Gargantua and Pantagruel eBook

This eBook from the Gutenberg Project consists of approximately 1,126 pages of information about Gargantua and Pantagruel.
not detested, chastised, and punished as ’tis fit it should be.  But should all their villainy be once displayed in its true colours and exposed to the people, there never was, is, nor will be any spokesman so sweet-mouthed, whose fine colloguing tongue could save ’em; nor any law so rigorous and draconic that could punish ’em as they deserve; nor yet any magistrate so powerful as to hinder their being burnt alive in their coneyburrows without mercy.  Even their own furred kittlings, friends, and relations would abominate ’em.

For this reason, as Hannibal was solemnly sworn by his father Amilcar to pursue the Romans with the utmost hatred as long as ever he lived, so my late father has enjoined me to remain here without, till God Almighty’s thunder reduce them there within to ashes, like other presumptuous Titans, profane wretches, and opposers of God; since mankind is so inured to their oppressions that they either do not remember, foresee, or have a sense of the woes and miseries which they have caused; or, if they have, either will not, dare not, or cannot root ’em out.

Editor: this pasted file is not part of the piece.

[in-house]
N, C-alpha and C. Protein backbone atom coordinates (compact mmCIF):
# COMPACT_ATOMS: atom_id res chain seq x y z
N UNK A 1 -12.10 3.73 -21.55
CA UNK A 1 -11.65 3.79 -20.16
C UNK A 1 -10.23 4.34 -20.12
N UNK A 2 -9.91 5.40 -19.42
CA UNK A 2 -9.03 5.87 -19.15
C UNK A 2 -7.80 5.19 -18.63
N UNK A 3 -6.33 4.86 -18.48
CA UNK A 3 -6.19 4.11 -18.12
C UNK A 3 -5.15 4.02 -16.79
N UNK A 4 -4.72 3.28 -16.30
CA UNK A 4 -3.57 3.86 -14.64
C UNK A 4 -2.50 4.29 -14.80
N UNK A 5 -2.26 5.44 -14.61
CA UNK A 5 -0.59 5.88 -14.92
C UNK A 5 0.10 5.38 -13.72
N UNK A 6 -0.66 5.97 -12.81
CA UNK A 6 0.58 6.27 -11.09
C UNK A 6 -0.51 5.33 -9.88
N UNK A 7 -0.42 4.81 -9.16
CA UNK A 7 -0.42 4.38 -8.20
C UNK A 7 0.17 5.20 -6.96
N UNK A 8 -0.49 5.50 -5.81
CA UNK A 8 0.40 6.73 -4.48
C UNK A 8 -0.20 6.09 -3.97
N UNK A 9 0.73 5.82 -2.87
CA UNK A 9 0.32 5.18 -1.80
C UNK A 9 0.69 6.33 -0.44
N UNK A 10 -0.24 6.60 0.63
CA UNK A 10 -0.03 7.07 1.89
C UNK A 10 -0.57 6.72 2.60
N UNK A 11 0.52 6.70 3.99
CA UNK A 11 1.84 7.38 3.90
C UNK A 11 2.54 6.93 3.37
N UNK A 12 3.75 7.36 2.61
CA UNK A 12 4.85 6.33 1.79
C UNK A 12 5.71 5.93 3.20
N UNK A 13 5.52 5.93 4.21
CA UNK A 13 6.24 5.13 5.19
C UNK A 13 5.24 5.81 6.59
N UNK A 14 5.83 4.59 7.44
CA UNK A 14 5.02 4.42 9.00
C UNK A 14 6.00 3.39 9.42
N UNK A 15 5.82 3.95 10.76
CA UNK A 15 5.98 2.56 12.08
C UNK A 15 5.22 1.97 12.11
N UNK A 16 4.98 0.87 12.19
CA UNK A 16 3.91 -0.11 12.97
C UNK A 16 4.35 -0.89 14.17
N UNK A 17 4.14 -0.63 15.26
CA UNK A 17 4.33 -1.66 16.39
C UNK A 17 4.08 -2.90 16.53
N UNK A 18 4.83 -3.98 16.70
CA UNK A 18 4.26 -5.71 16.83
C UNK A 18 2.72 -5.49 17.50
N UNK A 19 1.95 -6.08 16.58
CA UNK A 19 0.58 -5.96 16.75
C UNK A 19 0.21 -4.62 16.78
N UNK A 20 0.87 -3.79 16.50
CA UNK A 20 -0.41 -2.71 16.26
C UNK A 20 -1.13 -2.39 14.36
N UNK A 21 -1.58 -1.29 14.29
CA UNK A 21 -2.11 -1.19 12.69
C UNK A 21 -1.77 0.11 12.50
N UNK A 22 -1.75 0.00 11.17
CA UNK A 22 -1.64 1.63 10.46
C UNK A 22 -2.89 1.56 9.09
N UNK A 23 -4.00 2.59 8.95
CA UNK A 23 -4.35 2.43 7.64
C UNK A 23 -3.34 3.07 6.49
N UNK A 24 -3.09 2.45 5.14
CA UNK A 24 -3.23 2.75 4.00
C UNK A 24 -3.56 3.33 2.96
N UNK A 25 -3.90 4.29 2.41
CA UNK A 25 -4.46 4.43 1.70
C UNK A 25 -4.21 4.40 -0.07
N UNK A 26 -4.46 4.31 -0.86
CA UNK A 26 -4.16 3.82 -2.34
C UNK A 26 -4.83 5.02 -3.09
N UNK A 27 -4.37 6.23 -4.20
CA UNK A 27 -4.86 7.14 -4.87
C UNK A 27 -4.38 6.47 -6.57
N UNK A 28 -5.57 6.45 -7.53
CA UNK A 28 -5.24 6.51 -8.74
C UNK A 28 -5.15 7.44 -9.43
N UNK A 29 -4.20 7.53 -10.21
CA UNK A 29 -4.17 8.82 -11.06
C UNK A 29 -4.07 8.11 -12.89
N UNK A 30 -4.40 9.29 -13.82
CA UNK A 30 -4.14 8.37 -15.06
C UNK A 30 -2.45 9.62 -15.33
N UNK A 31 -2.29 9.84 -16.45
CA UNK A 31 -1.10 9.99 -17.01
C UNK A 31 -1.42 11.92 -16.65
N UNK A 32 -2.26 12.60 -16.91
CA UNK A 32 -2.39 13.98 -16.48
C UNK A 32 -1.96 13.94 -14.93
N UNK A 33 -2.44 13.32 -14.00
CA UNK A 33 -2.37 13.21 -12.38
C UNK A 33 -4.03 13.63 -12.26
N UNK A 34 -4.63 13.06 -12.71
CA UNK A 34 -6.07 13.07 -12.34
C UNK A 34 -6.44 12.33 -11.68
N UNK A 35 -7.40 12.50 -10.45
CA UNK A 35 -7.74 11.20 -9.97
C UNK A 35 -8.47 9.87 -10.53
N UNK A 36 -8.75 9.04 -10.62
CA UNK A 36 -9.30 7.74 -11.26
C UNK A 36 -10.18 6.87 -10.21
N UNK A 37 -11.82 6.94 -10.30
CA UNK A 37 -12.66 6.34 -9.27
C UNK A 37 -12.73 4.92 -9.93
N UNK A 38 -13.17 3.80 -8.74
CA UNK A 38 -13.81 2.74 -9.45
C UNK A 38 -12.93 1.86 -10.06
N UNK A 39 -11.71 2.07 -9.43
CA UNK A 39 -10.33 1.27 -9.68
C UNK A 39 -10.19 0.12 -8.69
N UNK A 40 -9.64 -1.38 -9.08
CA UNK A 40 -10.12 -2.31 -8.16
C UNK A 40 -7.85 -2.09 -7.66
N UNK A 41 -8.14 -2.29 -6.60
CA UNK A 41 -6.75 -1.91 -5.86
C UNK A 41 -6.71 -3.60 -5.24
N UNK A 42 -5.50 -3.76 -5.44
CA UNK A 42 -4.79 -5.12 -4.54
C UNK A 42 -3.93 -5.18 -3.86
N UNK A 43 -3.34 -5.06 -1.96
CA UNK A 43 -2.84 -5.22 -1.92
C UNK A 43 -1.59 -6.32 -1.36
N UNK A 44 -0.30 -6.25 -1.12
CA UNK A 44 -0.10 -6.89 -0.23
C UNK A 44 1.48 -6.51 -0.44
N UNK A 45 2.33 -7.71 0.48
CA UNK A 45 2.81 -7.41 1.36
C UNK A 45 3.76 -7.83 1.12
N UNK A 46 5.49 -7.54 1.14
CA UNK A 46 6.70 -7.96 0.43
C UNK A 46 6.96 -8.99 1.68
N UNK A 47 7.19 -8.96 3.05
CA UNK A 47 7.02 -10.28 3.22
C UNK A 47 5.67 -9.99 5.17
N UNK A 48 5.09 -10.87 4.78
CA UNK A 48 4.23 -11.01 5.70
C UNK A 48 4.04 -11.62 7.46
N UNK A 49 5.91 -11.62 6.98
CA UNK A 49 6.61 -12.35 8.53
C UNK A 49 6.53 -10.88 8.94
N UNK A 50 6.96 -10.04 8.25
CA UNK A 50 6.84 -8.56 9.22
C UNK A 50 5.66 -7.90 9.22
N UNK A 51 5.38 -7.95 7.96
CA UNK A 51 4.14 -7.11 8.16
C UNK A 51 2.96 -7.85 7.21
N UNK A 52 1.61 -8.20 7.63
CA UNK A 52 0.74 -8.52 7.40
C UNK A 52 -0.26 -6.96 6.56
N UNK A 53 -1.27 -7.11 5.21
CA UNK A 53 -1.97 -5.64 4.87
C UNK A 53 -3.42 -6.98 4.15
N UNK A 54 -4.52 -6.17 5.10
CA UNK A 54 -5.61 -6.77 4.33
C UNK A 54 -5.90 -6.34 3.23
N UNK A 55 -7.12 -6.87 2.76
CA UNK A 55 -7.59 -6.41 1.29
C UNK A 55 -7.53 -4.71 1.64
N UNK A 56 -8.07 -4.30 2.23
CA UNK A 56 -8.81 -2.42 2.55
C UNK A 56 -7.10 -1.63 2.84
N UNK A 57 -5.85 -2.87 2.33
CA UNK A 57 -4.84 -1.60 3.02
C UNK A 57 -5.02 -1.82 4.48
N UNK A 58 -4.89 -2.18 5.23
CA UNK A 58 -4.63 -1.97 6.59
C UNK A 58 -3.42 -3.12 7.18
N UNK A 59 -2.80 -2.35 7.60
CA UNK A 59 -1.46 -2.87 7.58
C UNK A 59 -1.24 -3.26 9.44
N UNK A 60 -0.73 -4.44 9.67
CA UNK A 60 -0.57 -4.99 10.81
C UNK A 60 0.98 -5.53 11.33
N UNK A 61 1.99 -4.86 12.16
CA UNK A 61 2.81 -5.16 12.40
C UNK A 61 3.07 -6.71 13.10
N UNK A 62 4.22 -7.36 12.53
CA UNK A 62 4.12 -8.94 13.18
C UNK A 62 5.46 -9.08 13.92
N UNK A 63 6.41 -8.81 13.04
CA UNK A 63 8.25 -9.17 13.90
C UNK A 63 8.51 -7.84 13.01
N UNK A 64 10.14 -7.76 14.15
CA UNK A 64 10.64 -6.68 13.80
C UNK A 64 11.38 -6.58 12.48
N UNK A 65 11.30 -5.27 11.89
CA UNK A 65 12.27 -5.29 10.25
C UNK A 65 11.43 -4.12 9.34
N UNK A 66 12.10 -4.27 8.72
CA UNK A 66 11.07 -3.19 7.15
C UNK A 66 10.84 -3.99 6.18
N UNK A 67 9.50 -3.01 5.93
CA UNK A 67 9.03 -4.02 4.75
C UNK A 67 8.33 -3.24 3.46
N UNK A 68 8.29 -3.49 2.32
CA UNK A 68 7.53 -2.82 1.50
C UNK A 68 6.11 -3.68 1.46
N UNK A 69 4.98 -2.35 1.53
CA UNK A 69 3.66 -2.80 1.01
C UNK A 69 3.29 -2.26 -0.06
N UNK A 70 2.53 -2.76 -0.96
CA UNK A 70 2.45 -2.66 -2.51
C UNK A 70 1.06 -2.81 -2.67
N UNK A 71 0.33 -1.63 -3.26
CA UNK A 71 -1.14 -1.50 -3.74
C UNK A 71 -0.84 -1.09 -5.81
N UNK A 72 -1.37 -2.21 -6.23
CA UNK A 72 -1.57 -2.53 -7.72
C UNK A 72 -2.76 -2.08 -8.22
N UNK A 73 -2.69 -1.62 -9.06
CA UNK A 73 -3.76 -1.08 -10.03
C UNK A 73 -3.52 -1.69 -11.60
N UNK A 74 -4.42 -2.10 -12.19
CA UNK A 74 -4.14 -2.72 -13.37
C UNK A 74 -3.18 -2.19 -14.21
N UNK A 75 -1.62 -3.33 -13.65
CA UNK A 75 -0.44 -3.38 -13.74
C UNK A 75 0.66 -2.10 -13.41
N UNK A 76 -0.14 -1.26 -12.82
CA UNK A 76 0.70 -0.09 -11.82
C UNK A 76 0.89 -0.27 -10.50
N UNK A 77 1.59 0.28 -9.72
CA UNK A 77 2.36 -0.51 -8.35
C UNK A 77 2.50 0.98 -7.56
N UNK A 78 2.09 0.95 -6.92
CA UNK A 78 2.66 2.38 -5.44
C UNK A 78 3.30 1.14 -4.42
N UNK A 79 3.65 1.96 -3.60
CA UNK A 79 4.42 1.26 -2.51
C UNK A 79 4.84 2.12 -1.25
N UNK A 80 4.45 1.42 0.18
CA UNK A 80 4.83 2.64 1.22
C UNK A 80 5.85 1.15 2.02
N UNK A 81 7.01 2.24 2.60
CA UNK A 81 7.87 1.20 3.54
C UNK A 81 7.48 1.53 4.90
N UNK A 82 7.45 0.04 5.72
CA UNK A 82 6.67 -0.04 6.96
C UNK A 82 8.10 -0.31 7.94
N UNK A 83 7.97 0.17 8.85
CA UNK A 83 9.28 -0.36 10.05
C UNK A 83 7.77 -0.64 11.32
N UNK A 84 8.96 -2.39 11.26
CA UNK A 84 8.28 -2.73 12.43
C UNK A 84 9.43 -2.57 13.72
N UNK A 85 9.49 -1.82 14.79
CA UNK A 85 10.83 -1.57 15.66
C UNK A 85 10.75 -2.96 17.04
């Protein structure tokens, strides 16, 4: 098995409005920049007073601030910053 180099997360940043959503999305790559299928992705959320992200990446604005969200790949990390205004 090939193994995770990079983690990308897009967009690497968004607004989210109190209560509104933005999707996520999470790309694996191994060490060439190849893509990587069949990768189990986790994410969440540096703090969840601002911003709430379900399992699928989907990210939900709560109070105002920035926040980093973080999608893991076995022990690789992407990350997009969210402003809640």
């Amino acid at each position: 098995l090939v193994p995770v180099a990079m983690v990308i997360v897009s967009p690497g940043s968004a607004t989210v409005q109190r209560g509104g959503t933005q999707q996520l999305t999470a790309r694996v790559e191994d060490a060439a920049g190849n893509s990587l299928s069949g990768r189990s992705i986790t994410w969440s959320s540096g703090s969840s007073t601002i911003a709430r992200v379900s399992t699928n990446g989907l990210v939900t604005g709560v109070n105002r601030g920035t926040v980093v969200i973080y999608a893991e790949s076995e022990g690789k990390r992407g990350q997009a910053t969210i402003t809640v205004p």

How, said Panurge, say you so?  Catch me there and hang me!  Damme, let’s march off!  This noble beggar has scared me worse than thunder in autumn (Motteux gives ’than the thunder would do them.’).  Upon this we were filing off; but, alas! we found ourselves trapped—­the door was double-locked and barricadoed.  Some messengers of ill news told us it was full as easy to get in there as into hell, and no less hard to get out.  Ay, there indeed lay the difficulty, for there is no getting loose without a pass and discharge in due course from the bench.  This for no other reason than because folks go easier out of a church than out of a sponging-house, and because they could not have our company when they would.  The worst on’t was when we got through the wicket; for we were carried, to get out our pass or discharge, before a more dreadful monster than ever was read of in the legends of knight-errantry.  They called him Gripe-men-all.  I can’t tell what to compare it to better than to a Chimaera, a Sphinx, a Cerberus; or to the image of Osiris, as the Egyptians represented him, with three heads, one of a roaring lion, t’other of a fawning cur, and the last of a howling, prowling wolf, twisted about with a dragon biting his tail, surrounded with fiery rays.  His hands were full of gore, his talons like those of the harpies, his snout like a hawk’s bill, his fangs or tusks like those of an overgrown brindled wild boar; his eyes were flaming like the jaws of hell, all covered with mortars interlaced with pestles, and nothing of his arms was to be seen but his clutches.  His hutch, and that of the warren-cats his collaterals, was a long, spick-and-span new rack, a-top of which (as the mumper told us) some large stately mangers were fixed in the reverse.  Over the chief seat was the picture of an old woman holding the case or scabbard of a sickle in her right hand, a pair of

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Gargantua and Pantagruel from Project Gutenberg. Public domain.
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